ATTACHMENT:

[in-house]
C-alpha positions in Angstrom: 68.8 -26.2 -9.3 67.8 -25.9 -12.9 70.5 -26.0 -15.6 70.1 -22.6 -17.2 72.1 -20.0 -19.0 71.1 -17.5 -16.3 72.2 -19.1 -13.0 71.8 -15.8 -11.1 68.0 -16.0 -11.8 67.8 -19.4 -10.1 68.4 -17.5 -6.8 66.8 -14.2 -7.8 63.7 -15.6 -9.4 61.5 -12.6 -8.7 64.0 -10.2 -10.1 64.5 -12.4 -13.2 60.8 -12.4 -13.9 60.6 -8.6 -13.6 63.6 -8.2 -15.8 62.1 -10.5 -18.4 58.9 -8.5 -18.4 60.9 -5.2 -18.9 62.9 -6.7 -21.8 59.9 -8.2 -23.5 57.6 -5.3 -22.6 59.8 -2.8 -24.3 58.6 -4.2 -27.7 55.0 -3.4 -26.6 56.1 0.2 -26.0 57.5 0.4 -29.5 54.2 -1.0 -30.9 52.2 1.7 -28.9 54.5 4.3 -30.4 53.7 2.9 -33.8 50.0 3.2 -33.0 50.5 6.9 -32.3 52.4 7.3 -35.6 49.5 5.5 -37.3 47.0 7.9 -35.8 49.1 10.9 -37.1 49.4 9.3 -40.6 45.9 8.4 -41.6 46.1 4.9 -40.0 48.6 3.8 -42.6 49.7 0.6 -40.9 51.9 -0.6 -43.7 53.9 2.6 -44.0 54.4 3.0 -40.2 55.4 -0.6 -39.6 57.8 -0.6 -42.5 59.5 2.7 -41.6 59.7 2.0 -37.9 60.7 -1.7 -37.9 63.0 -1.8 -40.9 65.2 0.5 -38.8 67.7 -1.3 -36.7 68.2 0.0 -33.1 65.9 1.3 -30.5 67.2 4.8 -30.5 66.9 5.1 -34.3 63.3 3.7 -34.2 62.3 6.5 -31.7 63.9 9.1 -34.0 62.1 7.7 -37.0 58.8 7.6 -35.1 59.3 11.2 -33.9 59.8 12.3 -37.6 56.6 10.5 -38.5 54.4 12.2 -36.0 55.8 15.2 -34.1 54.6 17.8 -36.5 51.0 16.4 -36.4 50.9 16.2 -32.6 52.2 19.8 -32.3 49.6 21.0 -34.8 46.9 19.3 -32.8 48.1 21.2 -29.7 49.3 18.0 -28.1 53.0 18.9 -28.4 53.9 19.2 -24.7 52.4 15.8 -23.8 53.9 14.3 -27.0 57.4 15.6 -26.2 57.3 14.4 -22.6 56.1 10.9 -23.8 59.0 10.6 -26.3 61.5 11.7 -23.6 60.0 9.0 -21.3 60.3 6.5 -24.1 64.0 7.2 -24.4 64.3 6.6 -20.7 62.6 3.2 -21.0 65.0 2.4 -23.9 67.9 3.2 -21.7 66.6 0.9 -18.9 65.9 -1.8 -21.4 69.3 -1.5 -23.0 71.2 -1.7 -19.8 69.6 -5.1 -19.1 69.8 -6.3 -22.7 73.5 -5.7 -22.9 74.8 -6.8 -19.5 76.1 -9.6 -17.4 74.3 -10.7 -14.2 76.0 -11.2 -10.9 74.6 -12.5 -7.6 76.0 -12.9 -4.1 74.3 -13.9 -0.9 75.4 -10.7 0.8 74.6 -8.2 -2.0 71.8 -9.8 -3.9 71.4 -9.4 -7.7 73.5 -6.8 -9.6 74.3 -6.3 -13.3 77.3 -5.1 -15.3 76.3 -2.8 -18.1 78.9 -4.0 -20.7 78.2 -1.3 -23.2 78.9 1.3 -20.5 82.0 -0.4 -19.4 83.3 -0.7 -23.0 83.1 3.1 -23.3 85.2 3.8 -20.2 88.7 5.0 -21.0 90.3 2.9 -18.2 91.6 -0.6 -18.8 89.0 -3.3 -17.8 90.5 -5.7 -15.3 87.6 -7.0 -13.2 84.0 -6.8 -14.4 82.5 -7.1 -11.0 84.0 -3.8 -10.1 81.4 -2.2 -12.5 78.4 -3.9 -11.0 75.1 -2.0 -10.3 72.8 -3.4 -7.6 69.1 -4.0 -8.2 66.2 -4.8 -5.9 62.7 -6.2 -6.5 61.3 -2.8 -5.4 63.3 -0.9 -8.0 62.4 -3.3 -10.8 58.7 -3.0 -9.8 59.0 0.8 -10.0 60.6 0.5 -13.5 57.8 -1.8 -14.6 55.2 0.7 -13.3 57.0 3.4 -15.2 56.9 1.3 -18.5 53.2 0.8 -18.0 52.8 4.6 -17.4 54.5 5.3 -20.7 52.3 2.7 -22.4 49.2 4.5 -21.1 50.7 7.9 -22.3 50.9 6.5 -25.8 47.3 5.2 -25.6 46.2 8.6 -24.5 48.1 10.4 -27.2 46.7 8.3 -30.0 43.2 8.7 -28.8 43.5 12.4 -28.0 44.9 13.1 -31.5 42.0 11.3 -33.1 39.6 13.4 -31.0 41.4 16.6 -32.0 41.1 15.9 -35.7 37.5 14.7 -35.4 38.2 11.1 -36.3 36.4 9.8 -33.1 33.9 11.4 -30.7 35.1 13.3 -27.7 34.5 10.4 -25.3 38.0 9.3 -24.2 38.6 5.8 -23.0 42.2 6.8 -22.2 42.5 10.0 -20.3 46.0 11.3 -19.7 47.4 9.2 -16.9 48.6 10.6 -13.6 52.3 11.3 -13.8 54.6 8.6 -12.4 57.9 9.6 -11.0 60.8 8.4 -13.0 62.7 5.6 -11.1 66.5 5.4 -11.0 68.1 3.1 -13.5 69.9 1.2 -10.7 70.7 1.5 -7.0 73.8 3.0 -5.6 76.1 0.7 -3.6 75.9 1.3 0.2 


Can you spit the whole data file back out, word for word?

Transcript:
[in-house]
C-alpha positions in Angstrom: 68.8 -26.2 -9.3 67.8 -25.9 -12.9 70.5 -26.0 -15.6 70.1 -22.6 -17.2 72.1 -20.0 -19.0 71.1 -17.5 -16.3 72.2 -19.1 -13.0 71.8 -15.8 -11.1 68.0 -16.0 -11.8 67.8 -19.4 -10.1 68.4 -17.5 -6.8 66.8 -14.2 -7.8 63.7 -15.6 -9.4 61.5 -12.6 -8.7 64.0 -10.2 -10.1 64.5 -12.4 -13.2 60.8 -12.4 -13.9 60.6 -8.6 -13.6 63.6 -8.2 -15.8 62.1 -10.5 -18.4 58.9 -8.5 -18.4 60.9 -5.2 -18.9 62.9 -6.7 -21.8 59.9 -8.2 -23.5 57.6 -5.3 -22.6 59.8 -2.8 -24.3 58.6 -4.2 -27.7 55.0 -3.4 -26.6 56.1 0.2 -26.0 57.5 0.4 -29.5 54.2 -1.0 -30.9 52.2 1.7 -28.9 54.5 4.3 -30.4 53.7 2.9 -33.8 50.0 3.2 -33.0 50.5 6.9 -32.3 52.4 7.3 -35.6 49.5 5.5 -37.3 47.0 7.9 -35.8 49.1 10.9 -37.1 49.4 9.3 -40.6 45.9 8.4 -41.6 46.1 4.9 -40.0 48.6 3.8 -42.6 49.7 0.6 -40.9 51.9 -0.6 -43.7 53.9 2.6 -44.0 54.4 3.0 -40.2 55.4 -0.6 -39.6 57.8 -0.6 -42.5 59.5 2.7 -41.6 59.7 2.0 -37.9 60.7 -1.7 -37.9 63.0 -1.8 -40.9 65.2 0.5 -38.8 67.7 -1.3 -36.7 68.2 0.0 -33.1 65.9 1.3 -30.5 67.2 4.8 -30.5 66.9 5.1 -34.3 63.3 3.7 -34.2 62.3 6.5 -31.7 63.9 9.1 -34.0 62.1 7.7 -37.0 58.8 7.6 -35.1 59.3 11.2 -33.9 59.8 12.3 -37.6 56.6 10.5 -38.5 54.4 12.2 -36.0 55.8 15.2 -34.1 54.6 17.8 -36.5 51.0 16.4 -36.4 50.9 16.2 -32.6 52.2 19.8 -32.3 49.6 21.0 -34.8 46.9 19.3 -32.8 48.1 21.2 -29.7 49.3 18.0 -28.1 53.0 18.9 -28.4 53.9 19.2 -24.7 52.4 15.8 -23.8 53.9 14.3 -27.0 57.4 15.6 -26.2 57.3 14.4 -22.6 56.1 10.9 -23.8 59.0 10.6 -26.3 61.5 11.7 -23.6 60.0 9.0 -21.3 60.3 6.5 -24.1 64.0 7.2 -24.4 64.3 6.6 -20.7 62.6 3.2 -21.0 65.0 2.4 -23.9 67.9 3.2 -21.7 66.6 0.9 -18.9 65.9 -1.8 -21.4 69.3 -1.5 -23.0 71.2 -1.7 -19.8 69.6 -5.1 -19.1 69.8 -6.3 -22.7 73.5 -5.7 -22.9 74.8 -6.8 -19.5 76.1 -9.6 -17.4 74.3 -10.7 -14.2 76.0 -11.2 -10.9 74.6 -12.5 -7.6 76.0 -12.9 -4.1 74.3 -13.9 -0.9 75.4 -10.7 0.8 74.6 -8.2 -2.0 71.8 -9.8 -3.9 71.4 -9.4 -7.7 73.5 -6.8 -9.6 74.3 -6.3 -13.3 77.3 -5.1 -15.3 76.3 -2.8 -18.1 78.9 -4.0 -20.7 78.2 -1.3 -23.2 78.9 1.3 -20.5 82.0 -0.4 -19.4 83.3 -0.7 -23.0 83.1 3.1 -23.3 85.2 3.8 -20.2 88.7 5.0 -21.0 90.3 2.9 -18.2 91.6 -0.6 -18.8 89.0 -3.3 -17.8 90.5 -5.7 -15.3 87.6 -7.0 -13.2 84.0 -6.8 -14.4 82.5 -7.1 -11.0 84.0 -3.8 -10.1 81.4 -2.2 -12.5 78.4 -3.9 -11.0 75.1 -2.0 -10.3 72.8 -3.4 -7.6 69.1 -4.0 -8.2 66.2 -4.8 -5.9 62.7 -6.2 -6.5 61.3 -2.8 -5.4 63.3 -0.9 -8.0 62.4 -3.3 -10.8 58.7 -3.0 -9.8 59.0 0.8 -10.0 60.6 0.5 -13.5 57.8 -1.8 -14.6 55.2 0.7 -13.3 57.0 3.4 -15.2 56.9 1.3 -18.5 53.2 0.8 -18.0 52.8 4.6 -17.4 54.5 5.3 -20.7 52.3 2.7 -22.4 49.2 4.5 -21.1 50.7 7.9 -22.3 50.9 6.5 -25.8 47.3 5.2 -25.6 46.2 8.6 -24.5 48.1 10.4 -27.2 46.7 8.3 -30.0 43.2 8.7 -28.8 43.5 12.4 -28.0 44.9 13.1 -31.5 42.0 11.3 -33.1 39.6 13.4 -31.0 41.4 16.6 -32.0 41.1 15.9 -35.7 37.5 14.7 -35.4 38.2 11.1 -36.3 36.4 9.8 -33.1 33.9 11.4 -30.7 35.1 13.3 -27.7 34.5 10.4 -25.3 38.0 9.3 -24.2 38.6 5.8 -23.0 42.2 6.8 -22.2 42.5 10.0 -20.3 46.0 11.3 -19.7 47.4 9.2 -16.9 48.6 10.6 -13.6 52.3 11.3 -13.8 54.6 8.6 -12.4 57.9 9.6 -11.0 60.8 8.4 -13.0 62.7 5.6 -11.1 66.5 5.4 -11.0 68.1 3.1 -13.5 69.9 1.2 -10.7 70.7 1.5 -7.0 73.8 3.0 -5.6 76.1 0.7 -3.6 75.9 1.3 0.2 